Khedrup Gelek Pelzang, 1st Panchen Lama

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Khedrup Gelek Pelzang
1st Panchen Lama of Tibet
Khedrup Je.jpg
Khedrup Gelek Pelzang, 1st Panchen Lama
Tibetan མཁས་གྲུབ་རྗེ་
Wylie translit. mkhas-grub dge legs dpal bzang po
transcription (PRC) Mkhas-grub Rje Dge-legs Dpal-bzang-po
THDL Kaichub Gêlêg Baisangbo
Born 1385
Birthplace Taktser, Amdo
Died 1438 (aged 52–53)
Predecessor Yungtön Dorjepel
Successor Sönam Choklang
Royal house Panchen Lama
Father Choekyong Tsering
Mother Diki Tsering

Khedrup Gelek Pelzang (1385–1438 CE) – better known as Khedrup Je – is considered the First Panchen Lama. Khedrub Je was one of the main disciples of Je Tsongkhapa (whose reforms to the Kadam tradition of Atisha are considered the beginnings of the Gelug school of Tibetan Buddhism). Khedrub Je is considered to be an emanation of Manjushri, the Buddha of Wisdom.

Recognition[edit]

Khedrub Je was posthumously decided by the 5th Dalai Lama to have been a previous incarnation of Lobsang Chökyi Gyaltsen (1570–1662). Like all the Panchen Lamas, he is considered to be an incarnation of Amitabha Buddha. Traditionally, there were considered to be four Indian and three Tibetan incarnations before Khedrup, starting with Subhuti, one of the original disciples of Gautama Buddha.[1][2]

According to the legend, after Tsongkhapa passed away in 1419, his disciple Khedrub Jey on five occasions met with him in mystical states. Kedrub Jey is most remembered for his charisma as a teacher, as well as for the many excellent commentaries that he wrote on the tantric lineages which Tsongkhapa gathered together and elucidated. He played an important role in the education of the First Dalai Lama, who was the youngest of Tsongkhapa's five chief disciples.[3]

Background[edit]

Before becoming Tsongkhapa's foremost disciple, Khedrup Je had been a learned Sakyapa scholar.[4]

Writings[edit]

Altogether, Khedrub Je's collected works total nine volumes in all, comprising a total of fifty-eight treatises. He also wrote many prayer books.[4]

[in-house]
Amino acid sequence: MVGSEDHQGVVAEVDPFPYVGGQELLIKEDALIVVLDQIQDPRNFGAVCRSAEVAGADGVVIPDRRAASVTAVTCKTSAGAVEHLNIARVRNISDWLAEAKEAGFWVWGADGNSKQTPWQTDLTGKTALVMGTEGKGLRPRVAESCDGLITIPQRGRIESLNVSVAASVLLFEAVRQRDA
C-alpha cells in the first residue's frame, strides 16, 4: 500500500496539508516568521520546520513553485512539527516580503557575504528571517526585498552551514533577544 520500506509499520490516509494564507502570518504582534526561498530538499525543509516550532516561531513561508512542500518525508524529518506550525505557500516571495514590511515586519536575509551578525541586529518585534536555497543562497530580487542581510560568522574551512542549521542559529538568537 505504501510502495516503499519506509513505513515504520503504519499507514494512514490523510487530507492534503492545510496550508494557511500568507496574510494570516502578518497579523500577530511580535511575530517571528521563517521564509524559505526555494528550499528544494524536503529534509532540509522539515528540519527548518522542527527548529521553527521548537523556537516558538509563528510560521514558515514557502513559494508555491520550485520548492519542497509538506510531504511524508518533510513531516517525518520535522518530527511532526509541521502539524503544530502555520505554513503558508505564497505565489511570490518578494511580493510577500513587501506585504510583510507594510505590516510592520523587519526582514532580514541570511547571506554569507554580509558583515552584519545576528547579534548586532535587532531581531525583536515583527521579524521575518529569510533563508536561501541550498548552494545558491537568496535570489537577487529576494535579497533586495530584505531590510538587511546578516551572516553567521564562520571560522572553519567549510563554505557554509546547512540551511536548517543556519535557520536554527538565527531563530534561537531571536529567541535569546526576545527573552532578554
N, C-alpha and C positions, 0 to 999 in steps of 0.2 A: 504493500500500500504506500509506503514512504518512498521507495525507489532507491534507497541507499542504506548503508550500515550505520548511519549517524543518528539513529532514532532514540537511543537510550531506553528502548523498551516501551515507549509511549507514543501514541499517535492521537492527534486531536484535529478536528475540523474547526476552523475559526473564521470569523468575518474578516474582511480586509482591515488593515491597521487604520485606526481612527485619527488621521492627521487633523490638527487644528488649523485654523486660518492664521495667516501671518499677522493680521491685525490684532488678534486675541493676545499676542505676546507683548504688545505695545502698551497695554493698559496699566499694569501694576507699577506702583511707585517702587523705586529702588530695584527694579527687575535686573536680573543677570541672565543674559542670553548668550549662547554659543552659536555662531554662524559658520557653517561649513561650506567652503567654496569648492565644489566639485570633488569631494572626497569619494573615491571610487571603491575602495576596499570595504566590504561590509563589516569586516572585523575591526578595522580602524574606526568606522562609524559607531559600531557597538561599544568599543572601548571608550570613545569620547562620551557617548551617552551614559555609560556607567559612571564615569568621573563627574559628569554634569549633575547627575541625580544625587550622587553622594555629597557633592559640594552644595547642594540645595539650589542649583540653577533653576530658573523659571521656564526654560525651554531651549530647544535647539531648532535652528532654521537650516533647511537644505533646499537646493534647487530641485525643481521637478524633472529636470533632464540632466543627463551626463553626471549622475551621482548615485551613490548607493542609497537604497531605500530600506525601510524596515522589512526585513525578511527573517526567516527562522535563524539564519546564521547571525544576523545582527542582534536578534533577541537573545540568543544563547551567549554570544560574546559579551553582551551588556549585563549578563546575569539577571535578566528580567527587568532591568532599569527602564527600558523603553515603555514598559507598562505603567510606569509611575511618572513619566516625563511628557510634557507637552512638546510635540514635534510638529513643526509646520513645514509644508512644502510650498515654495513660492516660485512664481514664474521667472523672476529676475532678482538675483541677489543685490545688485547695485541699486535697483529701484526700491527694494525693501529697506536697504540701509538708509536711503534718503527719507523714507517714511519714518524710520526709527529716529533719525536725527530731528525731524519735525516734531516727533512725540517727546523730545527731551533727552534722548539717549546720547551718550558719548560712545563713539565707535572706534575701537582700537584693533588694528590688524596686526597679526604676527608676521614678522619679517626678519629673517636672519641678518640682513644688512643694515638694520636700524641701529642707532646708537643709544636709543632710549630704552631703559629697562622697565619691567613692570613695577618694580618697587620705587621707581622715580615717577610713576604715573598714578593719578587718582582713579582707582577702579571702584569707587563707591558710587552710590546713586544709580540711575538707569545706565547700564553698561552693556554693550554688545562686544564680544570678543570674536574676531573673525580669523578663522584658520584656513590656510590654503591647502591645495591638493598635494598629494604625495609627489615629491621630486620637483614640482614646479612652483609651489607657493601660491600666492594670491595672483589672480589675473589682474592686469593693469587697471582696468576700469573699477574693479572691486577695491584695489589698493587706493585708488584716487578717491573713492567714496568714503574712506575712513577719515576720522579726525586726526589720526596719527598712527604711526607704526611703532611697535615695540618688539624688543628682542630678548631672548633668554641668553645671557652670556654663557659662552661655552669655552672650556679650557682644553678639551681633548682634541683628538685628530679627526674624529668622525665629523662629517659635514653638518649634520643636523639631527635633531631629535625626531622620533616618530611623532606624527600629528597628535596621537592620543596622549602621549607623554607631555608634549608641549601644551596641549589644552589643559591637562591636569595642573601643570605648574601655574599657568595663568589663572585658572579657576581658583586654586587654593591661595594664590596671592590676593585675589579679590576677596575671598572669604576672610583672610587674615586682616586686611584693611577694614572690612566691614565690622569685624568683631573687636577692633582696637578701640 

Kalachakra[edit]

Khedrub Je wrote an important text on Kalachakra which is still used by Tenzin Gyatso, the (current) 14th Dalai Lama, as the basis for his public empowerments into the practice of the Kalachakra Tantra.[5]

Mahamudra[edit]

Khedrub Je also wrote a root text on the Gelug-Kagyu tradition of Mahamudra: the meditational practice of using the mind to examine the nature of mind.[6]

Monastic career[edit]

Khedrup Je

Khedrup Je was unanimously chosen as Ganden Monastery's third abbot (after Tsongkhapa and Gyaltsab Je) by its monks, and also became the Ganden Tripa, the leader of the Gelug tradition. He also founded Baiju Monastery in Gyantse District in Tibet in 1418 as well as the large Riwo Choling Monastery in the Yarlung Valley, which is now just a heap of ruins.[7]

Footnotes[edit]

  1. ^ Stein (1972) p. 84.
  2. ^ Das (1970), pp. 81-103.
  3. ^ Glenn H. Mullin & Andy Weber at [1], Excerpt from an Exhibition Catalog
  4. ^ a b Hilton (1999), p. 58.
  5. ^ Tenzin Gyatso, the Fourteenth Dalai Lama. (1999) Kālachakra Tantra Rite of Initiation: For the Stage of Generation. Translated by Jeffrey Hopkins. Enlarged edition, pp. 139-144. Wisdom Publications, Boston. ISBN 0-86171-151-3.
  6. ^ Gyatso, Tenzin; Berzin, Alexander. "The Gelug-Kagyu Tradition of Mahamudra". Retrieved 29 January 2013. 
  7. ^ Dorje (1999), p. 194.

References[edit]

  • Das, Sarat Chandra. (1970) Contributions on the Religion and History of Tibet (1970). Manjushri Publishing House, New Delhi. First published in the Journal of the Asiatic Society of Bengal, Vol. LI (1882)
  • Dorje, Gyurme (1999). Footprint Tibet Handbook with Bhutan. Footprint Handbooks, Bath, England. ISBN 0-8442-2190-2.
  • Hilton, Isabel. (1999). The Search for the Panchen Lama. Viking. Reprint: Penguin Books. (2000), p. 58. ISBN 0-14-024670-3.
  • Stein, R. A. Tibetan Civilization, (1972). Stanford University Press, Stanford, California. ISBN 0-8047-0806-1 (cloth); ISBN 0-80-470901-7.

Further reading[edit]

  • The Great Seal of Voidness: The Root Text for the Ge-lug/Ka-gyu Tradition of Mahamudra. The Main Path All Buddhas Have Travelled (dGe-ldan bkah-brgyud rin-po-chehi phyag-chen rtza-ba rg yal-bahi gzhung-lam). (1975) Geshe Ngawang Dhargyey et al. Library of Tibetan Works and Archives. Dharamsala, H.P., India.

External links[edit]

  • Adams, Miranda (August 2007). "Khedrubje Gelek Pelzang". The Treasury of Lives: Biographies of Himalayan Religious Masters. Retrieved 2013-08-18. 
  • The Gelug-Kagyu Tradition of Mahamudra: complete online edition of book by 14th Dalai Lama and Alexander Berzin first published as The Gelug/Kagyü Tradition of Mahamudra (Ithaca, Snow Lion, 1997), comprising Khedrub Je's root text, autocommentary, and discourses on both.
Preceded by
Yungtön Dorjepel
1st Incarnation of the Panchen Lama Succeeded by
Sönam Choklang